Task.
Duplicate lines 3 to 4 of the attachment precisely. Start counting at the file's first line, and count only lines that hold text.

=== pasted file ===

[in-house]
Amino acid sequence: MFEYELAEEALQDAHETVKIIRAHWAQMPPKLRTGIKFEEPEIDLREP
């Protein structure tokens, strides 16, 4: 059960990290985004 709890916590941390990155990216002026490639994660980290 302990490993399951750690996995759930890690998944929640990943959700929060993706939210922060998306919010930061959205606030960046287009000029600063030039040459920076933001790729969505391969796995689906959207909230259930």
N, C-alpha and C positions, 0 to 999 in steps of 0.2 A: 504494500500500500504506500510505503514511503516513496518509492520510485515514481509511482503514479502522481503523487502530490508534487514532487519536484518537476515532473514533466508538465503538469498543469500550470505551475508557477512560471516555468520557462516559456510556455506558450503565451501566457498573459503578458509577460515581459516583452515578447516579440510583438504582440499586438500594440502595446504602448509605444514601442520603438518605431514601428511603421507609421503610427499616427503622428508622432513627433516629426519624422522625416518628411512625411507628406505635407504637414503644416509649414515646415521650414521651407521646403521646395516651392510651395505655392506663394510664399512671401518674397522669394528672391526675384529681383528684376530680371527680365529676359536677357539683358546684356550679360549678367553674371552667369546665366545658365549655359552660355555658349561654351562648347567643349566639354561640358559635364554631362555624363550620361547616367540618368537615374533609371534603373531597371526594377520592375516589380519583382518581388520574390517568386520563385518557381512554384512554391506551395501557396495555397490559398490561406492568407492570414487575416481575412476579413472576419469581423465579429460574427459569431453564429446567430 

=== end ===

């Protein structure tokens, strides 16, 4: 059960990290985004 709890916590941390990155990216002026490639994660980290 302990490993399951750690996995759930890690998944929640990943959700929060993706939210922060998306919010930061959205606030960046287009000029600063030039040459920076933001790729969505391969796995689906959207909230259930």
N, C-alpha and C positions, 0 to 999 in steps of 0.2 A: 504494500500500500504506500510505503514511503516513496518509492520510485515514481509511482503514479502522481503523487502530490508534487514532487519536484518537476515532473514533466508538465503538469498543469500550470505551475508557477512560471516555468520557462516559456510556455506558450503565451501566457498573459503578458509577460515581459516583452515578447516579440510583438504582440499586438500594440502595446504602448509605444514601442520603438518605431514601428511603421507609421503610427499616427503622428508622432513627433516629426519624422522625416518628411512625411507628406505635407504637414503644416509649414515646415521650414521651407521646403521646395516651392510651395505655392506663394510664399512671401518674397522669394528672391526675384529681383528684376530680371527680365529676359536677357539683358546684356550679360549678367553674371552667369546665366545658365549655359552660355555658349561654351562648347567643349566639354561640358559635364554631362555624363550620361547616367540618368537615374533609371534603373531597371526594377520592375516589380519583382518581388520574390517568386520563385518557381512554384512554391506551395501557396495555397490559398490561406492568407492570414487575416481575412476579413472576419469581423465579429460574427459569431453564429446567430 